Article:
"Our deepest fear is not that we are inadequate. Our deepest fear is that we are powerful beyond measure. It is our light, not our darkness that most frightens us.
We ask ourselves, Who am I to be brilliant, gorgeous, talented, fabulous? Actually, who are you not to be? You are a child of God. Your playing small does not serve the world. There is nothing enlightened about shrinking so that other people won't feel insecure around you. We are all meant to shine, as children do.
We were born to make manifest the glory of God that is within us. It is not just in some of us; it is in everyone. And as we let our own light shine, we unconsciously give other people permission to do the same. As we are liberated from our own fear, our presence automatically liberates others."
I am slightly allergic to the word God. Nevertheless the quote above has tremendous appeal for me. That's why I use it again although I had already used it before.
As mentioned in my earlier post, I have tremendous respect for human potential. I am usually quite easily convinced that most people can achieve many quite great things in their lives. I have even made public speeches where I tell the audience, "Hey, YOU can achieve great things."
Nevertheless, I am a realist. Although I believe that most people can achieve great things, I also believe that most people won't. The greatest reason is that THEY don't believe that they themselves can achieve great things.
And really - nobody ever wins an Olympic medal, or becomes CEO, by accident. Nobody ever writes a bestselling novel, or becomes a multimillionaire entrepreneur, or gets a PhD, by accident. Whatever your definition of a "great thing" may be, it just won't happen if you don't do it.
What has led me today, to write about this?
Strangely, it was my previous post. Or rather, some of my readers' comments on it - those comments that asserted "Creativity Can't Be Taught" or "Creativity Can't Be Learned".
On the way to work this morning, I was thinking about those comments and I realised that for the average, not-very-creative Singaporean, such a statement is effectively a cop-out, an excuse.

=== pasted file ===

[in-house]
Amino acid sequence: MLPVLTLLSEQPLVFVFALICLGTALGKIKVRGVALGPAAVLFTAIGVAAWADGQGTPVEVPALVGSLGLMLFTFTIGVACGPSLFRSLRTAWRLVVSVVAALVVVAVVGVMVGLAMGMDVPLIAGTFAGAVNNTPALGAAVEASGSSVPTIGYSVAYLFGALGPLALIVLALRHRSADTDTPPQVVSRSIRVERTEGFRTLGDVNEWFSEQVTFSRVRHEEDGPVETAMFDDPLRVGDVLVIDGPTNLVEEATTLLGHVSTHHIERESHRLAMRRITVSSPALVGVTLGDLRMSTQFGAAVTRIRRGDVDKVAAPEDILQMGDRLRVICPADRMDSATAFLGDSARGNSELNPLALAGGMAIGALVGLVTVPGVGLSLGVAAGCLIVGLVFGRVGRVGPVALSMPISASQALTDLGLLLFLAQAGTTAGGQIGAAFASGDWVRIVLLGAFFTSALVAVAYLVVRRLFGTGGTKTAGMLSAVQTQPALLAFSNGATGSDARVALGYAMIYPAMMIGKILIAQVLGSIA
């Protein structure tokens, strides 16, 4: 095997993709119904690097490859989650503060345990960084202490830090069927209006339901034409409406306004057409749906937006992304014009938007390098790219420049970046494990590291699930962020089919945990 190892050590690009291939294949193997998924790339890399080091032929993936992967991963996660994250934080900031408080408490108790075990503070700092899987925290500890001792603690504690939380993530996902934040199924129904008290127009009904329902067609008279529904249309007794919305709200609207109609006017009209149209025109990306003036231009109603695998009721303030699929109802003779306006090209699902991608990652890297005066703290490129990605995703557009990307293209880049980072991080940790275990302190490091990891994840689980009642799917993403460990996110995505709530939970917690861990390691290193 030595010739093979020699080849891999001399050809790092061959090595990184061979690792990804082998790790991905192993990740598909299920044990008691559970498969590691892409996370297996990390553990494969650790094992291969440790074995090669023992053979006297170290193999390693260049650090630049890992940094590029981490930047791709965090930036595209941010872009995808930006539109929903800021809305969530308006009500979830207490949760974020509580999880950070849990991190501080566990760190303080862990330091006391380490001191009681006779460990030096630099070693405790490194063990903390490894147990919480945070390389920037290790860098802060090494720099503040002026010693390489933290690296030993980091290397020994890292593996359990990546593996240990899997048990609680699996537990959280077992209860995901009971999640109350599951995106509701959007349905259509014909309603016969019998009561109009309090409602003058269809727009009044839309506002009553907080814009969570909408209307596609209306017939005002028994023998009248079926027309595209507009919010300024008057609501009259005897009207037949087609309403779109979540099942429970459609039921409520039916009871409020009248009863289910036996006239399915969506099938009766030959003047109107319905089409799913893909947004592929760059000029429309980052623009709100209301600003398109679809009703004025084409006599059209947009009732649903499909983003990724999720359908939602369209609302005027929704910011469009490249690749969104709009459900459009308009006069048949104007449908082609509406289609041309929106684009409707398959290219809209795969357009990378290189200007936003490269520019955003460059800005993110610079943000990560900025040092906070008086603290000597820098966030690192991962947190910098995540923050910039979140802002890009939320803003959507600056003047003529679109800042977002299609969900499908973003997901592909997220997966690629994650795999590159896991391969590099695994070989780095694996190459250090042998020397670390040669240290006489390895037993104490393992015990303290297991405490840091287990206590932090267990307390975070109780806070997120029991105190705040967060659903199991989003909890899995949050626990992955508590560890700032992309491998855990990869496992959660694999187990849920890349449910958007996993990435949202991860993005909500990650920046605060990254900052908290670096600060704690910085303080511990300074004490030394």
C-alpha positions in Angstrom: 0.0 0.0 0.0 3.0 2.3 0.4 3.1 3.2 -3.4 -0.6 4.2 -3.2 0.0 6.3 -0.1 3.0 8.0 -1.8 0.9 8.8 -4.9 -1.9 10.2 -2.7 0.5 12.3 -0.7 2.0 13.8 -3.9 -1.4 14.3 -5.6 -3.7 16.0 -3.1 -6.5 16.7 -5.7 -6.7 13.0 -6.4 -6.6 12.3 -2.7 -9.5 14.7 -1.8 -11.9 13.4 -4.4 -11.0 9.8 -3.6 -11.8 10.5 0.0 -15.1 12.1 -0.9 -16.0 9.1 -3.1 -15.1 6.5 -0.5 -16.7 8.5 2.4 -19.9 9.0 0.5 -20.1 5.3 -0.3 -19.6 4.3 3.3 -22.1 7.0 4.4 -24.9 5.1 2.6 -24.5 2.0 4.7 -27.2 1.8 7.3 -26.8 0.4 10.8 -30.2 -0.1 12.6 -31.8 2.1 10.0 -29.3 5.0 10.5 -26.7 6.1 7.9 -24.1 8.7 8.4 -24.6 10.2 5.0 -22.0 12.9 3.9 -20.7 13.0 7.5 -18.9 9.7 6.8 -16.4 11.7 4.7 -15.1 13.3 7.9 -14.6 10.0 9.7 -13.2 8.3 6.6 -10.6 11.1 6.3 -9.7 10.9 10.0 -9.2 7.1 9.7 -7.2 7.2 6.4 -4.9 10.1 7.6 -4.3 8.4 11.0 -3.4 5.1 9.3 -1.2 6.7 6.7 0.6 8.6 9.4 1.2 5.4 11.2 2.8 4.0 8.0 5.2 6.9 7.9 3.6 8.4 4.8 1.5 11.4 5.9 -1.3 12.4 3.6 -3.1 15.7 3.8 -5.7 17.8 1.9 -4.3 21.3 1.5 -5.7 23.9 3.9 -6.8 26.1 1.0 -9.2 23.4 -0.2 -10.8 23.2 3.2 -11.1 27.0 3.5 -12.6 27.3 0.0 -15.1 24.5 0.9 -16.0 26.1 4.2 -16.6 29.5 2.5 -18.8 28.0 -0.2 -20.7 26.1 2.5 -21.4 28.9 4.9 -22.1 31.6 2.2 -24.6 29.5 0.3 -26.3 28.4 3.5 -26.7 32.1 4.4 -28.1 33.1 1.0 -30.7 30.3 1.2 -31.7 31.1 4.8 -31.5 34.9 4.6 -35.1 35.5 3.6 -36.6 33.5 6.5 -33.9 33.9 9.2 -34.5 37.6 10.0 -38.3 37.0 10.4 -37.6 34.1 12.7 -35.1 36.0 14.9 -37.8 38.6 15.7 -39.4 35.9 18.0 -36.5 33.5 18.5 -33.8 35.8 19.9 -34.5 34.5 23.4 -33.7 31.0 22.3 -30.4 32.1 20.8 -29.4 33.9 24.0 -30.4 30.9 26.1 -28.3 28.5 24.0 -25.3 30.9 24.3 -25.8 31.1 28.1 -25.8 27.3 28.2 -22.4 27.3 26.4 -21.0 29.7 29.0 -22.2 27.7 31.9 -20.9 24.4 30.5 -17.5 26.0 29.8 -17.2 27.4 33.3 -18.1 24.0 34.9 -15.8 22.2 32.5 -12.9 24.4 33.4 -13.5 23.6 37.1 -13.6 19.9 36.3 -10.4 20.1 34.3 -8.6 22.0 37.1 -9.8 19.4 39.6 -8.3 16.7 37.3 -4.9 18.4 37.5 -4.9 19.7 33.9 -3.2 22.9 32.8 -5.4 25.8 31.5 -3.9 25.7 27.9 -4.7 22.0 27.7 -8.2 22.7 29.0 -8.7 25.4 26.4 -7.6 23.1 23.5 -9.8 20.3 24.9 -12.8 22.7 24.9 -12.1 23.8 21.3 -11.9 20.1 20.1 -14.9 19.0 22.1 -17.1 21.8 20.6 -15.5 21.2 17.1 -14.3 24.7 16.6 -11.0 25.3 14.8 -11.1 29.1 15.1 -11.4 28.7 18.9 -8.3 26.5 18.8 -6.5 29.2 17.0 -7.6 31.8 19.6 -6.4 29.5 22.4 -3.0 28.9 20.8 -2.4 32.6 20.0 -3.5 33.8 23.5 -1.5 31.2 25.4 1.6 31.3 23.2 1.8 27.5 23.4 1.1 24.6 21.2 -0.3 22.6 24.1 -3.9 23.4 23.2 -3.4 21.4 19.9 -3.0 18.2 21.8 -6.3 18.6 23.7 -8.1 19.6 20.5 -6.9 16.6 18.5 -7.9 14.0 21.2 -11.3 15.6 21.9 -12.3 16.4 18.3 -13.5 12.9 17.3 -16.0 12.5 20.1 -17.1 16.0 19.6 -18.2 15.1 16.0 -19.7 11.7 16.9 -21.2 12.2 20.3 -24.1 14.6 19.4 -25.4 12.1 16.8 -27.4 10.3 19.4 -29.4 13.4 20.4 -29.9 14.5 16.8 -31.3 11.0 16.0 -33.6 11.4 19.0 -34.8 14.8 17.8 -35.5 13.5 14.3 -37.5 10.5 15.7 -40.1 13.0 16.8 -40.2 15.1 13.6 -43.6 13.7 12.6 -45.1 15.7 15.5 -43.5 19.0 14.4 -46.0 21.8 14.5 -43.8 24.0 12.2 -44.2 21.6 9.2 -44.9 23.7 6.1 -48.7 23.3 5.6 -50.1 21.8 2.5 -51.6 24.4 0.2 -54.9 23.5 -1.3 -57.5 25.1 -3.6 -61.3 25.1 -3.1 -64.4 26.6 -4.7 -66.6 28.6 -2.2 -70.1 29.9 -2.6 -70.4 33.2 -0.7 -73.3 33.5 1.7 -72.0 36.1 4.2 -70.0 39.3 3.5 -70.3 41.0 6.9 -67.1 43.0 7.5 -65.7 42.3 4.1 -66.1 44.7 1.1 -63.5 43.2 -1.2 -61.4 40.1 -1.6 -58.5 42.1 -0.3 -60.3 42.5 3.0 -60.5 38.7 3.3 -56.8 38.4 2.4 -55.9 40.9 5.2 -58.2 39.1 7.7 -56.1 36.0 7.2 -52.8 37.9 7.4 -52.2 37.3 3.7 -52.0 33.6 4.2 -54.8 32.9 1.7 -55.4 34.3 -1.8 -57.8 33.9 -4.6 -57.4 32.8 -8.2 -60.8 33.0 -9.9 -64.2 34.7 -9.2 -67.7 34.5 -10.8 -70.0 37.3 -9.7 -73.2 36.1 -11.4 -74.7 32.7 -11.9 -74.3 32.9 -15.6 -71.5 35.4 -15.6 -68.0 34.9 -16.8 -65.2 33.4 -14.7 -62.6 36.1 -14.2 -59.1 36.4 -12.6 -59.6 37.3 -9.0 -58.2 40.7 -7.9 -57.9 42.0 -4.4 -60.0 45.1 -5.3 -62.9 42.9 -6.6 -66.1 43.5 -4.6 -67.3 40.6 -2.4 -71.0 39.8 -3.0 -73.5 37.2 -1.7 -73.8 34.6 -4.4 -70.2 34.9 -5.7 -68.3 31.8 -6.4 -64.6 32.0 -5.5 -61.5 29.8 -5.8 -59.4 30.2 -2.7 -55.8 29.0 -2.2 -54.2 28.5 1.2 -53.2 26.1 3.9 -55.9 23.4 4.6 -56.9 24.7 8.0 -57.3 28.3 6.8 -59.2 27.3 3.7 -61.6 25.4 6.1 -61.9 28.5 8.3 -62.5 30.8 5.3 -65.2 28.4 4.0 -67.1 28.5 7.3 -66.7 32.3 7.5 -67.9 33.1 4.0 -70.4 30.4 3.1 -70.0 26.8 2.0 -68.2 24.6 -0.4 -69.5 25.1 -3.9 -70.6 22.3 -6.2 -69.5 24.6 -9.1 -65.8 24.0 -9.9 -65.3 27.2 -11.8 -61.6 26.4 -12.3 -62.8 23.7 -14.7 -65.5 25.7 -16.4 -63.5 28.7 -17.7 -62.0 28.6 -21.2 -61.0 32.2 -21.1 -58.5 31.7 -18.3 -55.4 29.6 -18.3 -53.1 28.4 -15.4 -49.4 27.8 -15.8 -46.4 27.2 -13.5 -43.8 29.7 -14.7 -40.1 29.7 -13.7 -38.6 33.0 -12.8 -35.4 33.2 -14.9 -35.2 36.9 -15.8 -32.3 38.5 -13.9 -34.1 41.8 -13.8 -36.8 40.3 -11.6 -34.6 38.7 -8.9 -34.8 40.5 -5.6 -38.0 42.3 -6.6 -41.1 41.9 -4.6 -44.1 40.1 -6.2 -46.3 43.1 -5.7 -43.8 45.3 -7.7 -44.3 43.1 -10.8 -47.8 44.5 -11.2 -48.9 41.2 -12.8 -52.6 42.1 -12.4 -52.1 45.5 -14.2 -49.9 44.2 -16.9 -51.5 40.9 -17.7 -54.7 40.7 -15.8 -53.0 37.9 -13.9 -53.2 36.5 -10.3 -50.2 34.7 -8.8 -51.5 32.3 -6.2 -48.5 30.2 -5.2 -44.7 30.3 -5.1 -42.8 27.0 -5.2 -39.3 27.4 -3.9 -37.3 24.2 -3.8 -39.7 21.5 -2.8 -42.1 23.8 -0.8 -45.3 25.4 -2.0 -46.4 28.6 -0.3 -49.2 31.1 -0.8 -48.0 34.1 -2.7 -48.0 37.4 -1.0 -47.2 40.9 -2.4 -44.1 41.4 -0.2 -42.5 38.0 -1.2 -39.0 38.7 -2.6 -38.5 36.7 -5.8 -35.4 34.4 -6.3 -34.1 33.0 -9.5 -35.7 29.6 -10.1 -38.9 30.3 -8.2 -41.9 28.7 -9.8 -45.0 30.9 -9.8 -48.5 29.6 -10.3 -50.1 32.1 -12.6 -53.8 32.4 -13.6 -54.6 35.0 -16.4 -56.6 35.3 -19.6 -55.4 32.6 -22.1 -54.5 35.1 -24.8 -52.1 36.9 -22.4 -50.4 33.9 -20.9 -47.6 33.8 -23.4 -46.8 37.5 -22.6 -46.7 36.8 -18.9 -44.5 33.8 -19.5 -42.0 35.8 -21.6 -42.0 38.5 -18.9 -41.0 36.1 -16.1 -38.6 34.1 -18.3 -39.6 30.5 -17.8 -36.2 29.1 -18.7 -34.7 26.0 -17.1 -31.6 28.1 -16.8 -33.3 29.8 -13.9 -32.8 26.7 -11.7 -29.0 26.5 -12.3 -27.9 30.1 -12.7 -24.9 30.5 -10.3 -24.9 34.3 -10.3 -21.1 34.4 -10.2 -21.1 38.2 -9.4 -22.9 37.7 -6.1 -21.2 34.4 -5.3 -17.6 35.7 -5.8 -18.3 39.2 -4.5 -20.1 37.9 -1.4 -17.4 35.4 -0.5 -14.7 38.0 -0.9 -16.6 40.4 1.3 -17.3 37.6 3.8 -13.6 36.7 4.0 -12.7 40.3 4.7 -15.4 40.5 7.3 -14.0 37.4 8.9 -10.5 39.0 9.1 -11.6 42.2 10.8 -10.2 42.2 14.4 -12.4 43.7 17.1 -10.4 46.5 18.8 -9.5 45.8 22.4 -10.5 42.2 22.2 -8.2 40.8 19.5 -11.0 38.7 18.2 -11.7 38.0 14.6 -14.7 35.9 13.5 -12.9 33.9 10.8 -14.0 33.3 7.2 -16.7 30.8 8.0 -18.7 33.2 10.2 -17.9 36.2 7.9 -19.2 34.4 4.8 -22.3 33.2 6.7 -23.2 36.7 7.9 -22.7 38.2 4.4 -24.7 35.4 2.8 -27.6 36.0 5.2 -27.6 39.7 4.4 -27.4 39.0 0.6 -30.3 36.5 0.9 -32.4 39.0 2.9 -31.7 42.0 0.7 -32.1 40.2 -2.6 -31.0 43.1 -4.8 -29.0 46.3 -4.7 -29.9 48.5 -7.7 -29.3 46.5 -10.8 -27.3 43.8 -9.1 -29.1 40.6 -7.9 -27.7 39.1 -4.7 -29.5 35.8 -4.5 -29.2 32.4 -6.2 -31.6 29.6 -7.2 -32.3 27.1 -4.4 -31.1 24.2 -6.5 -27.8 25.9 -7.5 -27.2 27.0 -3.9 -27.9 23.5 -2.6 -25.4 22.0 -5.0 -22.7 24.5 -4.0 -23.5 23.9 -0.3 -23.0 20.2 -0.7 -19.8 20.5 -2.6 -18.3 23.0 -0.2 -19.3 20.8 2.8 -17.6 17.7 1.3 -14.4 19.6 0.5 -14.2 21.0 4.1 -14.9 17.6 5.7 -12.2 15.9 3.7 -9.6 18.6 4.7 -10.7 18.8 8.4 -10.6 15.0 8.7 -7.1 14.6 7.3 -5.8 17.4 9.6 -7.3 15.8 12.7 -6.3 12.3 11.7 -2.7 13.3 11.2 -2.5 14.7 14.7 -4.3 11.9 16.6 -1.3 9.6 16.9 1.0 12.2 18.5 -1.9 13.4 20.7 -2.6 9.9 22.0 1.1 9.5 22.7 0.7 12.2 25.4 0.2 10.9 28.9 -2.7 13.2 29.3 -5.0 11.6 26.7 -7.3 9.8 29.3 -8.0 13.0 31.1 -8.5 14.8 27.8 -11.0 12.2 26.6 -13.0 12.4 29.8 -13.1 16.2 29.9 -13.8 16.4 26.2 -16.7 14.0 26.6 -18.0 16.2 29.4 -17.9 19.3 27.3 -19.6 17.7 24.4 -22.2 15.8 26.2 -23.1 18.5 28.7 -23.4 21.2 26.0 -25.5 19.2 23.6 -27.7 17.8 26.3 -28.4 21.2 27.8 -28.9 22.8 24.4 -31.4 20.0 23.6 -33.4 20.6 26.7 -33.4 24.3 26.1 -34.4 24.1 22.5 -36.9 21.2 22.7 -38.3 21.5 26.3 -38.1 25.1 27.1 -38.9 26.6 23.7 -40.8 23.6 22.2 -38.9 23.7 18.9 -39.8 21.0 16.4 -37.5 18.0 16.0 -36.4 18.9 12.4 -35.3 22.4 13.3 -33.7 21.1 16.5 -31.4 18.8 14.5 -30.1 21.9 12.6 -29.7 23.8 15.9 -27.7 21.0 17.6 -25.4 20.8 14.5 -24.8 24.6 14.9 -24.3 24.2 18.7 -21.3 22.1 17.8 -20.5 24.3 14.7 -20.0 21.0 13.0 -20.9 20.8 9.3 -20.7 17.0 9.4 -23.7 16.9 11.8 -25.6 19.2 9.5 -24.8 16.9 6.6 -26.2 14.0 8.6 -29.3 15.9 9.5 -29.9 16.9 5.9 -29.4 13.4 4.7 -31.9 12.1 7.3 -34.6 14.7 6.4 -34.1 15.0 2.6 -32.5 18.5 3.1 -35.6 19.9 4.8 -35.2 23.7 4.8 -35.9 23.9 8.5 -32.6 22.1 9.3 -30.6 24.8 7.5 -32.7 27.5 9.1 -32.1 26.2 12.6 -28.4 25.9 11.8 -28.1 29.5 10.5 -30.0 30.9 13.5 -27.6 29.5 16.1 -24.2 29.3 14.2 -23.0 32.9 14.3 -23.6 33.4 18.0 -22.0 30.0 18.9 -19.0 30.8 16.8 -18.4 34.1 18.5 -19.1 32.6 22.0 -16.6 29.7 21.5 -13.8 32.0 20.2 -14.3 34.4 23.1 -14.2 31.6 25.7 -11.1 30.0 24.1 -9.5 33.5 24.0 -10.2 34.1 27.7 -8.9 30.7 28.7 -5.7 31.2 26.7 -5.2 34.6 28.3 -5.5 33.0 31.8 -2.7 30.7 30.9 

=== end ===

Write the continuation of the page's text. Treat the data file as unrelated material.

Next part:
Suppose you are not particularly creative. If you then choose to believe "Creativity Can't Be Learned", well, you just gave yourself permission to continue to be un-creative for the rest of your life. You would have no self-obligation to learn to be more creative.
Come to think of it -
the statement "Creativity Can't Be Learned" is itself extremely un-creative.
The more-creative approach would be to say:
"Let's just suppose, for a moment, that creativity can be learned. HOW would we learn it? Let's come up with two or three ideas to do it. Or four, or five ideas, or nine or ten. Or maybe 30."
And seriously - I know that if I wanted to, I could definitely come up with 30 ideas for making oneself more creative. It wouldn't take me very long either, and many (not all) of those 30 ideas would be quite effective and quite innovative too.
How can I be so sure? Well, I've tried various creative tools, techniques and processes in the past. And really, if you know just a couple of those tools, techniques and processes, it probably wouldn't be particularly difficult to generate 4, 5, 9, 10 or 30 different ideas to tackle most kinds of challenges.
For instance, it wouldn't be particularly difficult to generate 30 ideas on how to make yourself more creative.
Funny thing is - many people who have never learned about any of those creative tools or techniques, or never really tried them out for themselves, will nevertheless insist that "Creativity Can't Be Learned".
Why not surprise yourself?
Here, try the random input method. That's one tool.
Mr Wang will give you 30 random words. Use each word to generate one idea for making yourself more creative. At the end of the exercise, you should have 30 ideas:
post pursuit resources plan straw story windows artists snake oil teachers massage argument commodity human entrepreneur musical kids piano violin computer history university measure God student school book reflection institutions